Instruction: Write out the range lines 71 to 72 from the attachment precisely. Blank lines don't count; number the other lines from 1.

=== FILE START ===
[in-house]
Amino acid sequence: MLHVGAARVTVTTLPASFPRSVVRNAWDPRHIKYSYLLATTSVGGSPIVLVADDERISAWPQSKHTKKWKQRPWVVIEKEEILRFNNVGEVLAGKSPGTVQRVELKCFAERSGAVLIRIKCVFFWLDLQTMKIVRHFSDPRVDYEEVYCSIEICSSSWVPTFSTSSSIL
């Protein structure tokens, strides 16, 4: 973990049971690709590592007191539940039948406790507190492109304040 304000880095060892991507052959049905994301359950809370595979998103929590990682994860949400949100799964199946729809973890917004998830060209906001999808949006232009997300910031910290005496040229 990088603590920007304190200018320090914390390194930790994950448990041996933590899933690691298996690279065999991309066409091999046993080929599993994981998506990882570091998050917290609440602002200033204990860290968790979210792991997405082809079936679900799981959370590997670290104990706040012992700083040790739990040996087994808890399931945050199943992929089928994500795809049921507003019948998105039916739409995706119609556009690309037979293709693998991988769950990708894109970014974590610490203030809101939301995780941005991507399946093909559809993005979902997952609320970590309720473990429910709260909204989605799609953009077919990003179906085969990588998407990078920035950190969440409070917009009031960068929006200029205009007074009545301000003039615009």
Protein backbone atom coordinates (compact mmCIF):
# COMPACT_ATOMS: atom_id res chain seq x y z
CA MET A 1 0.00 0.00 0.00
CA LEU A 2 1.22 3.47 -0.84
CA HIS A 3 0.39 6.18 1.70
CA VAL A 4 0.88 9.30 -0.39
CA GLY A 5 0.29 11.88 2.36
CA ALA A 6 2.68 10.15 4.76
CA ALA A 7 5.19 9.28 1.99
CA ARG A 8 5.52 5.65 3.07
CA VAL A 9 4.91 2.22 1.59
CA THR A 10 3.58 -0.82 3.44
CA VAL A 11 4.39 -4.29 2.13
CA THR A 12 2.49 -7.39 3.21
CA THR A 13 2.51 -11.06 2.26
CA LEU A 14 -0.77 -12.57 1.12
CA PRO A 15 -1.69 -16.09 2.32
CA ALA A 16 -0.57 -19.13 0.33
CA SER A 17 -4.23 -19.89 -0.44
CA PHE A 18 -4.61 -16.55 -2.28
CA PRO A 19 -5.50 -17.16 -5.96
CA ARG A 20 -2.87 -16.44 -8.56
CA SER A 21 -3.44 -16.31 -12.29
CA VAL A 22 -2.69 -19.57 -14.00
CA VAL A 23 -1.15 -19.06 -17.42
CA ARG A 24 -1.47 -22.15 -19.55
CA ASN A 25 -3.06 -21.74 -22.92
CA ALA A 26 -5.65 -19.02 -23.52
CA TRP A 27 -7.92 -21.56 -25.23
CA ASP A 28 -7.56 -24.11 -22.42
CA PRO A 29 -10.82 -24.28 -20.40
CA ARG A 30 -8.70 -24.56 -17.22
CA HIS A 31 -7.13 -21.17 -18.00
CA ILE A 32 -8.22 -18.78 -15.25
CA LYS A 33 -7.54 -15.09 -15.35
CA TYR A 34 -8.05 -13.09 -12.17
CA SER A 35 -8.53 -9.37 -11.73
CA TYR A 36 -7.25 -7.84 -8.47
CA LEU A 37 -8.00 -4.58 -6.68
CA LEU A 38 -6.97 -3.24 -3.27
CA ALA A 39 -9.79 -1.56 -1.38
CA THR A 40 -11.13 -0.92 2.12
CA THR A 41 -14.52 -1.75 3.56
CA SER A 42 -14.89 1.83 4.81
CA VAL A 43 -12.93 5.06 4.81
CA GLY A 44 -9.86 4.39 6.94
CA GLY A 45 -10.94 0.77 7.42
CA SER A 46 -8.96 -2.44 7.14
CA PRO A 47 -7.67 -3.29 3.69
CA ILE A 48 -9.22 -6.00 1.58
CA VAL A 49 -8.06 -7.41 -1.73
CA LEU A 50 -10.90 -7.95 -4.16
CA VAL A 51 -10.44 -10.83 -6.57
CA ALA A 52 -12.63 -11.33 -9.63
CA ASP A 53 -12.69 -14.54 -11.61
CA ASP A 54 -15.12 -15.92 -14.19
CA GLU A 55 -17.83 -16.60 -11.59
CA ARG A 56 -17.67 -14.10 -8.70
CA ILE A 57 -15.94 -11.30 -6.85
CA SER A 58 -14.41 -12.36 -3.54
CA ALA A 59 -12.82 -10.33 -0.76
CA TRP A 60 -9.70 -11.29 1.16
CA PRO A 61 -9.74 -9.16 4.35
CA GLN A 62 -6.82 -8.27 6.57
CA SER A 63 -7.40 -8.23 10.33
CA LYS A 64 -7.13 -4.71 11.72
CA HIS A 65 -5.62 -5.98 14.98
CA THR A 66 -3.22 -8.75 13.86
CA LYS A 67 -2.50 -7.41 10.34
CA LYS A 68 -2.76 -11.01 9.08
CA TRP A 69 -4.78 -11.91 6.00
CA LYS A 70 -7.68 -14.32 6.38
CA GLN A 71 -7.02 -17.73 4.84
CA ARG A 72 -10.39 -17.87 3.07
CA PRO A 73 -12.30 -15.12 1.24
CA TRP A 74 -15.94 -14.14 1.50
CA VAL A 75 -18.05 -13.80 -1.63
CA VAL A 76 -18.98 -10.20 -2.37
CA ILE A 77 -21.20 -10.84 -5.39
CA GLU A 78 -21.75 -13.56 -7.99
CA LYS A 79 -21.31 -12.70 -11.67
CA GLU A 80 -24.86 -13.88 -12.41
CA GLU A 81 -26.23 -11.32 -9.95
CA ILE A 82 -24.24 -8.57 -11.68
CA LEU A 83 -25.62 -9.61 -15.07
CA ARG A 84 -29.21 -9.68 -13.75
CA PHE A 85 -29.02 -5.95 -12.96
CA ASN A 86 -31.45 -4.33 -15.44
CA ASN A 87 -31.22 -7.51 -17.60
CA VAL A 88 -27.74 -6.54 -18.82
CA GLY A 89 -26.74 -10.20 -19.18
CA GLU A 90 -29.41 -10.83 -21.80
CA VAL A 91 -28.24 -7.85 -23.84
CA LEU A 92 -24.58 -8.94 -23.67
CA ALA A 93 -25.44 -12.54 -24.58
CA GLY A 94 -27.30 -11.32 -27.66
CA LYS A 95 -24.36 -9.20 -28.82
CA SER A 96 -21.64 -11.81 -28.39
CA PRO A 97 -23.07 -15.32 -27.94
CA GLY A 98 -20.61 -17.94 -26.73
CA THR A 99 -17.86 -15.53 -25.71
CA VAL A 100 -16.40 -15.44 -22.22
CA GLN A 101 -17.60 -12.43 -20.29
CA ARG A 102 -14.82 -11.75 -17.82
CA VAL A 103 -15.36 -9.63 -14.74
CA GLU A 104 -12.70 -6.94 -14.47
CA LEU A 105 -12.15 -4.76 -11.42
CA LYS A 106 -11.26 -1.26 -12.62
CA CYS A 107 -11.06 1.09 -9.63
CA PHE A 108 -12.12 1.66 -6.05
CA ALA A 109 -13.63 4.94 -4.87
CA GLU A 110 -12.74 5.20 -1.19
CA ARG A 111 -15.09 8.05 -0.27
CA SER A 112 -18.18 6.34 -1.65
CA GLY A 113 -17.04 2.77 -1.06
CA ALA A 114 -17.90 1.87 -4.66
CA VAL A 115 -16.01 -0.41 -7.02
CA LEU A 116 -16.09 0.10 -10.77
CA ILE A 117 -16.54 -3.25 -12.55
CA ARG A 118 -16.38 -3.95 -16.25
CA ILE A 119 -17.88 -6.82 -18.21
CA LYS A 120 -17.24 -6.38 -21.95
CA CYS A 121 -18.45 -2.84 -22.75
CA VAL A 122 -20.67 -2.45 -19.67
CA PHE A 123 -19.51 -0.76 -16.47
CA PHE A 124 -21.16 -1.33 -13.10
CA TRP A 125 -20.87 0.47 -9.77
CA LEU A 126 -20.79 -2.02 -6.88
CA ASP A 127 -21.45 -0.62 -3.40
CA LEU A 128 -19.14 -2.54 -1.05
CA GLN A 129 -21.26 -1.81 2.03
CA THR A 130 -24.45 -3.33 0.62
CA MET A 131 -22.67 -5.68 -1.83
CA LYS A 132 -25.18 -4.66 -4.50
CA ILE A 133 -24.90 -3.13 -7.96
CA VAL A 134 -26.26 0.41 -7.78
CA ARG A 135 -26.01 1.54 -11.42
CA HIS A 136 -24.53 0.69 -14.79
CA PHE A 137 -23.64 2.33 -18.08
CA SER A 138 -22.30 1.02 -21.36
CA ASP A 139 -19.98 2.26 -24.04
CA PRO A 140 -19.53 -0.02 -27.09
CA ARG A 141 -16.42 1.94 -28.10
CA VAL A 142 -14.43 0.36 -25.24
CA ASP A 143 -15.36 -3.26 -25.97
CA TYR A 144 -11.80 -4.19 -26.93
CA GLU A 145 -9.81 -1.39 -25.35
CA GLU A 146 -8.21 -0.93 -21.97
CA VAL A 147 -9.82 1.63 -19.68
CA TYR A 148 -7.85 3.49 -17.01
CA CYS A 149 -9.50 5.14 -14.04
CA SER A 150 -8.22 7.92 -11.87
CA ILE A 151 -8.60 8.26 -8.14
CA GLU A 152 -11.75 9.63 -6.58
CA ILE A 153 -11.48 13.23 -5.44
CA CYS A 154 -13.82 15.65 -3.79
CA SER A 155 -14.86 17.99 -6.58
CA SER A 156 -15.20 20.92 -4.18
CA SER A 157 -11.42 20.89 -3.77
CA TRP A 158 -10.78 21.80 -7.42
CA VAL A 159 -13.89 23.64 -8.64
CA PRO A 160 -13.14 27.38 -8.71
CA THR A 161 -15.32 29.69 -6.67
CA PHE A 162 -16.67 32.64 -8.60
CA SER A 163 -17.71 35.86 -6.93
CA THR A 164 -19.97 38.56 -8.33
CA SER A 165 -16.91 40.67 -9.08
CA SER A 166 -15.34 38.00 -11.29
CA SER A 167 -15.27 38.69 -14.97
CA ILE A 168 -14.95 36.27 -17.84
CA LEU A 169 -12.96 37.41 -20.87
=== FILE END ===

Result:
CA THR A 66 -3.22 -8.75 13.86
CA LYS A 67 -2.50 -7.41 10.34